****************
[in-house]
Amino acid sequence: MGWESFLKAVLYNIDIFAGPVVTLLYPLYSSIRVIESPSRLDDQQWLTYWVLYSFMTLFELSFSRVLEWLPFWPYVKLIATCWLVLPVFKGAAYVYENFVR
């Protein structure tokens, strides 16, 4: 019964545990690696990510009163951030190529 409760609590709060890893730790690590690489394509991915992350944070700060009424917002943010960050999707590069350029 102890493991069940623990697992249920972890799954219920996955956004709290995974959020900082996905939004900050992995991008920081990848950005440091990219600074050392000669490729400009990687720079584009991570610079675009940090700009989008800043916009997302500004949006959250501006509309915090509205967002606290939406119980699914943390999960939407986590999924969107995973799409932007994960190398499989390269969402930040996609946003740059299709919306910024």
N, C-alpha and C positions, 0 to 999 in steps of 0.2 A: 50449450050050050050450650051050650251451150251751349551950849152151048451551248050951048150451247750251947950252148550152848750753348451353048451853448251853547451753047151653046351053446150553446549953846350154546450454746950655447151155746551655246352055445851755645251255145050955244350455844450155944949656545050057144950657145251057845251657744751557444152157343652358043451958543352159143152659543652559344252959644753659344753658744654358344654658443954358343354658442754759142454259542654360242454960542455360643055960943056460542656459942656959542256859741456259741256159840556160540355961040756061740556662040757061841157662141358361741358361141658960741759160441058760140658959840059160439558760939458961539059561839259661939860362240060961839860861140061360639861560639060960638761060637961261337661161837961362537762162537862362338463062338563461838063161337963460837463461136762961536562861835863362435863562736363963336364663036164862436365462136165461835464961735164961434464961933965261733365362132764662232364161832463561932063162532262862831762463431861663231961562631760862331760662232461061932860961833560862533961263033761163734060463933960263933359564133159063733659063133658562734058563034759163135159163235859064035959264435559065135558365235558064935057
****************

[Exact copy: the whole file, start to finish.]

[in-house]
Amino acid sequence: MGWESFLKAVLYNIDIFAGPVVTLLYPLYSSIRVIESPSRLDDQQWLTYWVLYSFMTLFELSFSRVLEWLPFWPYVKLIATCWLVLPVFKGAAYVYENFVR
């Protein structure tokens, strides 16, 4: 019964545990690696990510009163951030190529 409760609590709060890893730790690590690489394509991915992350944070700060009424917002943010960050999707590069350029 102890493991069940623990697992249920972890799954219920996955956004709290995974959020900082996905939004900050992995991008920081990848950005440091990219600074050392000669490729400009990687720079584009991570610079675009940090700009989008800043916009997302500004949006959250501006509309915090509205967002606290939406119980699914943390999960939407986590999924969107995973799409932007994960190398499989390269969402930040996609946003740059299709919306910024």
N, C-alpha and C positions, 0 to 999 in steps of 0.2 A: 50449450050050050050450650051050650251451150251751349551950849152151048451551248050951048150451247750251947950252148550152848750753348451353048451853448251853547451753047151653046351053446150553446549953846350154546450454746950655447151155746551655246352055445851755645251255145050955244350455844450155944949656545050057144950657145251057845251657744751557444152157343652358043451958543352159143152659543652559344252959644753659344753658744654358344654658443954358343354658442754759142454259542654360242454960542455360643055960943056460542656459942656959542256859741456259741256159840556160540355961040756061740556662040757061841157662141358361741358361141658960741759160441058760140658959840059160439558760939458961539059561839259661939860362240060961839860861140061360639861560639060960638761060637961261337661161837961362537762162537862362338463062338563461838063161337963460837463461136762961536562861835863362435863562736363963336364663036164862436365462136165461835464961735164961434464961933965261733365362132764662232364161832463561932063162532262862831762463431861663231961562631760862331760662232461061932860961833560862533961263033761163734060463933960263933359564133159063733659063133658562734058563034759163135159163235859064035959264435559065135558365235558064935057